Robert Frisch, a sweet soul taken too early, passed away on Tuesday, Dec. 21, 2021, with his family at his side after fighting a fierce battle with pancreatic cancer.
He will be dearly missed and has left behind a heartbroken family.
Rob was born in Indianapolis, Ind., and spent his early life in Summit, N.J.
He was a graduate of Summit High School and earned an associates degree at Union County College for graphic design and a bachelors degree for Studio Arts at Montclair State University. At UCC he earned several awards including being published for his art work in The Sheaf.
Rob was predeceased by his parents, Charles and Mary Frisch.
He is survived by his siblings, Nancy Evans, Amy Corkery, Chip Frisch and Melissa Frisch, his loving wife, Shannon Frisch, whom he described to all as his best friend and was lucky enough to marry; and his sons, his proudest achievements, Jackson Frisch, Robert Frisch, and Dylan Frisch. Rob is also survived by his in-laws, Guy and Nancy McGayhey, many brother and sisters in-laws, cousins, nieces and nephews.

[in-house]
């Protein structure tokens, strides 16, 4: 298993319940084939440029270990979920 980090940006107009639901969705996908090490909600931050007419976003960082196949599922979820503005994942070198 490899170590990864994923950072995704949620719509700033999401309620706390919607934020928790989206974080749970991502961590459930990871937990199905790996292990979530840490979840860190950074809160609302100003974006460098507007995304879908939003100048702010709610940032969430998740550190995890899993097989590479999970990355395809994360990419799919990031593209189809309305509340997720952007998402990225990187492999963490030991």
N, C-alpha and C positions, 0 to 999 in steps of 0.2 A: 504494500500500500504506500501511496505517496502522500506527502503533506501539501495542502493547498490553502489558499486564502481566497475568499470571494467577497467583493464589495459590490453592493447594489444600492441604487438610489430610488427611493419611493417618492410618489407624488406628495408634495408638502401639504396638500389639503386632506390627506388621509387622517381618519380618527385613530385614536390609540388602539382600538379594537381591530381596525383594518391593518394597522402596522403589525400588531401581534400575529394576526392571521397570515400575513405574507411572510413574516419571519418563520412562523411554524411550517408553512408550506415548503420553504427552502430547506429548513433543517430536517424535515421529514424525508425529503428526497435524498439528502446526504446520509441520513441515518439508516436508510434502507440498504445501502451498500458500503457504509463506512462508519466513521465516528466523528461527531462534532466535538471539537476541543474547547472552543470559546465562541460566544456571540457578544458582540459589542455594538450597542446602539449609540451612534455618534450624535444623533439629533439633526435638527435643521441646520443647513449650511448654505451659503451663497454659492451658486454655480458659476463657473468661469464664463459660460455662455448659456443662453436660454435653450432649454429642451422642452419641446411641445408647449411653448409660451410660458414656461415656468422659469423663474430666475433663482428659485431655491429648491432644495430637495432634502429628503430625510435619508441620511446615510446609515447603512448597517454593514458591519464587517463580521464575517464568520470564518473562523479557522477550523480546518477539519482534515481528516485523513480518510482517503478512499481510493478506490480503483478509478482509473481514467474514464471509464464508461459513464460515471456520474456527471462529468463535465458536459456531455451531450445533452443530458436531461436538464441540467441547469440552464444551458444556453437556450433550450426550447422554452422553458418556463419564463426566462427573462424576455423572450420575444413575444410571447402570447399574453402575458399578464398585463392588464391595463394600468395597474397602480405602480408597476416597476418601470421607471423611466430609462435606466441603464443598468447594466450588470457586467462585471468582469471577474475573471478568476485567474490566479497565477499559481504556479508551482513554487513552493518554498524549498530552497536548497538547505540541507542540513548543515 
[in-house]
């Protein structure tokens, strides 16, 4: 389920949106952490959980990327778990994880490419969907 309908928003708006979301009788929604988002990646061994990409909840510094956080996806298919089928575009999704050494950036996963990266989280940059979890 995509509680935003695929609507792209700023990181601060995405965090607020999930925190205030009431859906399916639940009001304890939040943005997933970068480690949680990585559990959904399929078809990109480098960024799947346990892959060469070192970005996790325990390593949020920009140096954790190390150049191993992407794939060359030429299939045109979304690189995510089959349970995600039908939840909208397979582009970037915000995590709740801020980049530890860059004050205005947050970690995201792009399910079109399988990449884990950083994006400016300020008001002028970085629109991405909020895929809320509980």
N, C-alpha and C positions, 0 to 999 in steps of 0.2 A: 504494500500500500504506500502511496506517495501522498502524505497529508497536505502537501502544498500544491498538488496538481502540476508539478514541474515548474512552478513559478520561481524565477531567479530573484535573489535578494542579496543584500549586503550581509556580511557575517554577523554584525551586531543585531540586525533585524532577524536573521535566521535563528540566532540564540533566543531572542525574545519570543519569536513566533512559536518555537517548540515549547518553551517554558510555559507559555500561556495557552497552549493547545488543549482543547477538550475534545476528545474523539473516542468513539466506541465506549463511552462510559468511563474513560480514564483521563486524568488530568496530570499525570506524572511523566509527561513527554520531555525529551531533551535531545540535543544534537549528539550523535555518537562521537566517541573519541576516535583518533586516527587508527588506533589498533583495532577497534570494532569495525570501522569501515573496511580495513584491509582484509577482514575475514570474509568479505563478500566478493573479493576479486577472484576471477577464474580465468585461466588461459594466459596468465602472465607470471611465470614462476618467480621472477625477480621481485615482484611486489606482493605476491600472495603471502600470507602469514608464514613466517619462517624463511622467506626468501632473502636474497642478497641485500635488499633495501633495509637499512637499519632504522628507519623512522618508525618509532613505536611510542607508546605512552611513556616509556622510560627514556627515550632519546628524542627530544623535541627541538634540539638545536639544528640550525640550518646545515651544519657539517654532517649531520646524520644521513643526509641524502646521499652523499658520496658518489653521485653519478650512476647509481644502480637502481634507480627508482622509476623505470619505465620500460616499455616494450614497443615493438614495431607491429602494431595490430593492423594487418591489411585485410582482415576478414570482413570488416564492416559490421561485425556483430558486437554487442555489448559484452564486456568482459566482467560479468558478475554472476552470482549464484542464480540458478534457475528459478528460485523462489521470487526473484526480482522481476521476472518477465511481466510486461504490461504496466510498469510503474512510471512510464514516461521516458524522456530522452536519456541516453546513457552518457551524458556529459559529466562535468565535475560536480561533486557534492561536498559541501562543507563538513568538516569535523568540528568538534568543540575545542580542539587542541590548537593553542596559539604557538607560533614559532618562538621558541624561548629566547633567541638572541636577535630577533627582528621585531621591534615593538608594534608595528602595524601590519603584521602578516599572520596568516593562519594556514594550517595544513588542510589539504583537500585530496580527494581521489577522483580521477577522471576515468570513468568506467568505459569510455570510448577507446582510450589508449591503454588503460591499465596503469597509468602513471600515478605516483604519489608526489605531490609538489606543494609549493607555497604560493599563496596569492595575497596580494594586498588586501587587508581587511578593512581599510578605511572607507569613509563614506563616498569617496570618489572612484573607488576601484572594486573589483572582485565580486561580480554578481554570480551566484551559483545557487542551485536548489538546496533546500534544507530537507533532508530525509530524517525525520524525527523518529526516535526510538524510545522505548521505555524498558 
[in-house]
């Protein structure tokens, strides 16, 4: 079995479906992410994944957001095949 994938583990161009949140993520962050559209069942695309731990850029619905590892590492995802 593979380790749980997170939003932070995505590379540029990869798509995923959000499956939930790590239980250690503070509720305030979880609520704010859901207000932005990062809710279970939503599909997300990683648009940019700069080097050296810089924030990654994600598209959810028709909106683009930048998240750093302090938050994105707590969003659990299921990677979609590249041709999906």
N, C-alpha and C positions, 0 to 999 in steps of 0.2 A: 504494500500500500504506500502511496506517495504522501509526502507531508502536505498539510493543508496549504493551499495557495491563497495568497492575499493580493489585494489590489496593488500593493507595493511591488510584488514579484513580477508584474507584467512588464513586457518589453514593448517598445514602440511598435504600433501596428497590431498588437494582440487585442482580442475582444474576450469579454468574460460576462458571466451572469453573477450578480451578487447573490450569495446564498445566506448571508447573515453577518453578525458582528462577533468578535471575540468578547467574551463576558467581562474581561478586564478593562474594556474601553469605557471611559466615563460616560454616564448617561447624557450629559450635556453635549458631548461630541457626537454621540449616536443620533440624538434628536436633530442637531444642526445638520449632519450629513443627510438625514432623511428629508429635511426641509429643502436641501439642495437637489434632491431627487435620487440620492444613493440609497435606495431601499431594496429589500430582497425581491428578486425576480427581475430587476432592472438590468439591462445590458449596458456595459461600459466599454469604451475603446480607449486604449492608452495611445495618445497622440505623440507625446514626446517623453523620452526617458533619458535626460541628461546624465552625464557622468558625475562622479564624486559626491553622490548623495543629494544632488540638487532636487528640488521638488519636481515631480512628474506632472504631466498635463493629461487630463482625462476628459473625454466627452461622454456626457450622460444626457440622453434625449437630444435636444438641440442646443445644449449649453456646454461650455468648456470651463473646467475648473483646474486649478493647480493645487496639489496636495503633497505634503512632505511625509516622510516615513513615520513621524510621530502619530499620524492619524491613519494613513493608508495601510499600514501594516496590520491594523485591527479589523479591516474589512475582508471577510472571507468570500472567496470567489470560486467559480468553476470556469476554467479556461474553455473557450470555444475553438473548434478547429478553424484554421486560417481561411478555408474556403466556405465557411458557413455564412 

Robert had a successful 26-year career as a hand engraver for Tiffany and Co. His work ethic and perpetual teaching skills were second to none. In over two decades Rob’s talent and artistry was hand-engraved on nearly 200,000 pieces, which included the Vince Lombardi Trophy, U.S. Open Tennis Championship Trophy, Larry O’Brien Trophy, and many one-of-a-kind pieces to celebrities, U.S. presidents, and the Queen of England, to name a few.
The mastery of his craft enabled him to travel across the U.S. and to China. During his career, Rob was awarded the Charles Lewis Tiffany Award. This award was given to employees that demonstrated exemplary performance, ones who honored the customer and lead with passion and creativity.
Rob’s true passion was his family, photography, music, and travel. His love for his three boys and his wife was endless. He loved the outdoors, to kayak, and to hike and he passed on that love to his children. Rob traveled with his family to many of the U.S. National Parks but his favorite was the Grand Circle in the desert Southwest.
He was loved by many, truly known by few, and will be missed by all. We will find solace in knowing he is at peace now and will take his place watching over us until we meet again.